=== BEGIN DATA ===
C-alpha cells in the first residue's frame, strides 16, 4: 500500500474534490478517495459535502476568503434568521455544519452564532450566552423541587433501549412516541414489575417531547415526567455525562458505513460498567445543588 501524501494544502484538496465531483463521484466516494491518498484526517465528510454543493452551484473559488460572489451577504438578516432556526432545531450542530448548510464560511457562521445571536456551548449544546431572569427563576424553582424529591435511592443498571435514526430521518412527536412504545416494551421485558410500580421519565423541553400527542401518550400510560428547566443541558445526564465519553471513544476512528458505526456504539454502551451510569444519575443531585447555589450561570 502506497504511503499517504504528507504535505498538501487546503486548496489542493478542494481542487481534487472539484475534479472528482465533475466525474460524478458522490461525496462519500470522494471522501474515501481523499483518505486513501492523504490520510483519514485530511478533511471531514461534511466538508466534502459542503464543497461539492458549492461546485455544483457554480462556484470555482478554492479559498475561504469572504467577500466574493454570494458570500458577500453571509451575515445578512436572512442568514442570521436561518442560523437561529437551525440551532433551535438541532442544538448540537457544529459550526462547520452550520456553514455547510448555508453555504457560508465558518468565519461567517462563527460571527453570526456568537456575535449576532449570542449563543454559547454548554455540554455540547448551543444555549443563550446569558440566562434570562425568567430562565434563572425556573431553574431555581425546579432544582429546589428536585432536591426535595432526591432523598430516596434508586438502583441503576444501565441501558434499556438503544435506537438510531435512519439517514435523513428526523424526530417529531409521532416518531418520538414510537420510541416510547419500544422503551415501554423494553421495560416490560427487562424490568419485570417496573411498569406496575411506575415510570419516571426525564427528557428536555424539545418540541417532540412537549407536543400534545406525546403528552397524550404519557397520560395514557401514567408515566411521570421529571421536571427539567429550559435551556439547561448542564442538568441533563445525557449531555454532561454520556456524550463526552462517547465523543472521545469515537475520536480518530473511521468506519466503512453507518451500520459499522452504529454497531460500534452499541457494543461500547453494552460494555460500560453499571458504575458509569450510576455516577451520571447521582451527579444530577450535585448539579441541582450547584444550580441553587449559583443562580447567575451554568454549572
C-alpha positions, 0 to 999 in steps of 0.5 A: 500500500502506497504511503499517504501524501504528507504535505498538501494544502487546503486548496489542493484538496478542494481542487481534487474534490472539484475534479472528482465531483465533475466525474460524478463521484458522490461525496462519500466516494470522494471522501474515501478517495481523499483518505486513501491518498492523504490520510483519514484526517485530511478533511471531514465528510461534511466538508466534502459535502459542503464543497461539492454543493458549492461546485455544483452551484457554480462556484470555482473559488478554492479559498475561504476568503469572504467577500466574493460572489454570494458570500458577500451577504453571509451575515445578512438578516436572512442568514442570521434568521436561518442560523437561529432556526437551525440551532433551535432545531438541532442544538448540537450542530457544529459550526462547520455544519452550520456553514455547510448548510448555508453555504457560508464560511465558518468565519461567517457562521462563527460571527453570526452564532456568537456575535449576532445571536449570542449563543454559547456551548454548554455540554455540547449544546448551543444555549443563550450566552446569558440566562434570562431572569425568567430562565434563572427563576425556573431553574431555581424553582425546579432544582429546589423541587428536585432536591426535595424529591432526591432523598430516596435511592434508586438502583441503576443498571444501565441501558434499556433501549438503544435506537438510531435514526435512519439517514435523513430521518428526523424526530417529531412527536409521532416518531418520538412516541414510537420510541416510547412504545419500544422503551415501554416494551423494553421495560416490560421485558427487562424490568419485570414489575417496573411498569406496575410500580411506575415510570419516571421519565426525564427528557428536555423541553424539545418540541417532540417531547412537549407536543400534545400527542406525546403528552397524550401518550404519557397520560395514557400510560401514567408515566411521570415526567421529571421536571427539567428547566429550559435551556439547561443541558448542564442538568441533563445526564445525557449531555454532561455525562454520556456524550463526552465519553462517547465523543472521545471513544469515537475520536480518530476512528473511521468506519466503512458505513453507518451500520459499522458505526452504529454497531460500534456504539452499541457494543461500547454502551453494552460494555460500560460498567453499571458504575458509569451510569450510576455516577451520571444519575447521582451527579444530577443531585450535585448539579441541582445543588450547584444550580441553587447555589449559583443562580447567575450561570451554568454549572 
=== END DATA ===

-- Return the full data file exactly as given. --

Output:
C-alpha cells in the first residue's frame, strides 16, 4: 500500500474534490478517495459535502476568503434568521455544519452564532450566552423541587433501549412516541414489575417531547415526567455525562458505513460498567445543588 501524501494544502484538496465531483463521484466516494491518498484526517465528510454543493452551484473559488460572489451577504438578516432556526432545531450542530448548510464560511457562521445571536456551548449544546431572569427563576424553582424529591435511592443498571435514526430521518412527536412504545416494551421485558410500580421519565423541553400527542401518550400510560428547566443541558445526564465519553471513544476512528458505526456504539454502551451510569444519575443531585447555589450561570 502506497504511503499517504504528507504535505498538501487546503486548496489542493478542494481542487481534487472539484475534479472528482465533475466525474460524478458522490461525496462519500470522494471522501474515501481523499483518505486513501492523504490520510483519514485530511478533511471531514461534511466538508466534502459542503464543497461539492458549492461546485455544483457554480462556484470555482478554492479559498475561504469572504467577500466574493454570494458570500458577500453571509451575515445578512436572512442568514442570521436561518442560523437561529437551525440551532433551535438541532442544538448540537457544529459550526462547520452550520456553514455547510448555508453555504457560508465558518468565519461567517462563527460571527453570526456568537456575535449576532449570542449563543454559547454548554455540554455540547448551543444555549443563550446569558440566562434570562425568567430562565434563572425556573431553574431555581425546579432544582429546589428536585432536591426535595432526591432523598430516596434508586438502583441503576444501565441501558434499556438503544435506537438510531435512519439517514435523513428526523424526530417529531409521532416518531418520538414510537420510541416510547419500544422503551415501554423494553421495560416490560427487562424490568419485570417496573411498569406496575411506575415510570419516571426525564427528557428536555424539545418540541417532540412537549407536543400534545406525546403528552397524550404519557397520560395514557401514567408515566411521570421529571421536571427539567429550559435551556439547561448542564442538568441533563445525557449531555454532561454520556456524550463526552462517547465523543472521545469515537475520536480518530473511521468506519466503512453507518451500520459499522452504529454497531460500534452499541457494543461500547453494552460494555460500560453499571458504575458509569450510576455516577451520571447521582451527579444530577450535585448539579441541582450547584444550580441553587449559583443562580447567575451554568454549572
C-alpha positions, 0 to 999 in steps of 0.5 A: 500500500502506497504511503499517504501524501504528507504535505498538501494544502487546503486548496489542493484538496478542494481542487481534487474534490472539484475534479472528482465531483465533475466525474460524478463521484458522490461525496462519500466516494470522494471522501474515501478517495481523499483518505486513501491518498492523504490520510483519514484526517485530511478533511471531514465528510461534511466538508466534502459535502459542503464543497461539492454543493458549492461546485455544483452551484457554480462556484470555482473559488478554492479559498475561504476568503469572504467577500466574493460572489454570494458570500458577500451577504453571509451575515445578512438578516436572512442568514442570521434568521436561518442560523437561529432556526437551525440551532433551535432545531438541532442544538448540537450542530457544529459550526462547520455544519452550520456553514455547510448548510448555508453555504457560508464560511465558518468565519461567517457562521462563527460571527453570526452564532456568537456575535449576532445571536449570542449563543454559547456551548454548554455540554455540547449544546448551543444555549443563550450566552446569558440566562434570562431572569425568567430562565434563572427563576425556573431553574431555581424553582425546579432544582429546589423541587428536585432536591426535595424529591432526591432523598430516596435511592434508586438502583441503576443498571444501565441501558434499556433501549438503544435506537438510531435514526435512519439517514435523513430521518428526523424526530417529531412527536409521532416518531418520538412516541414510537420510541416510547412504545419500544422503551415501554416494551423494553421495560416490560421485558427487562424490568419485570414489575417496573411498569406496575410500580411506575415510570419516571421519565426525564427528557428536555423541553424539545418540541417532540417531547412537549407536543400534545400527542406525546403528552397524550401518550404519557397520560395514557400510560401514567408515566411521570415526567421529571421536571427539567428547566429550559435551556439547561443541558448542564442538568441533563445526564445525557449531555454532561455525562454520556456524550463526552465519553462517547465523543472521545471513544469515537475520536480518530476512528473511521468506519466503512458505513453507518451500520459499522458505526452504529454497531460500534456504539452499541457494543461500547454502551453494552460494555460500560460498567453499571458504575458509569451510569450510576455516577451520571444519575447521582451527579444530577443531585450535585448539579441541582445543588450547584444550580441553587447555589449559583443562580447567575450561570451554568454549572 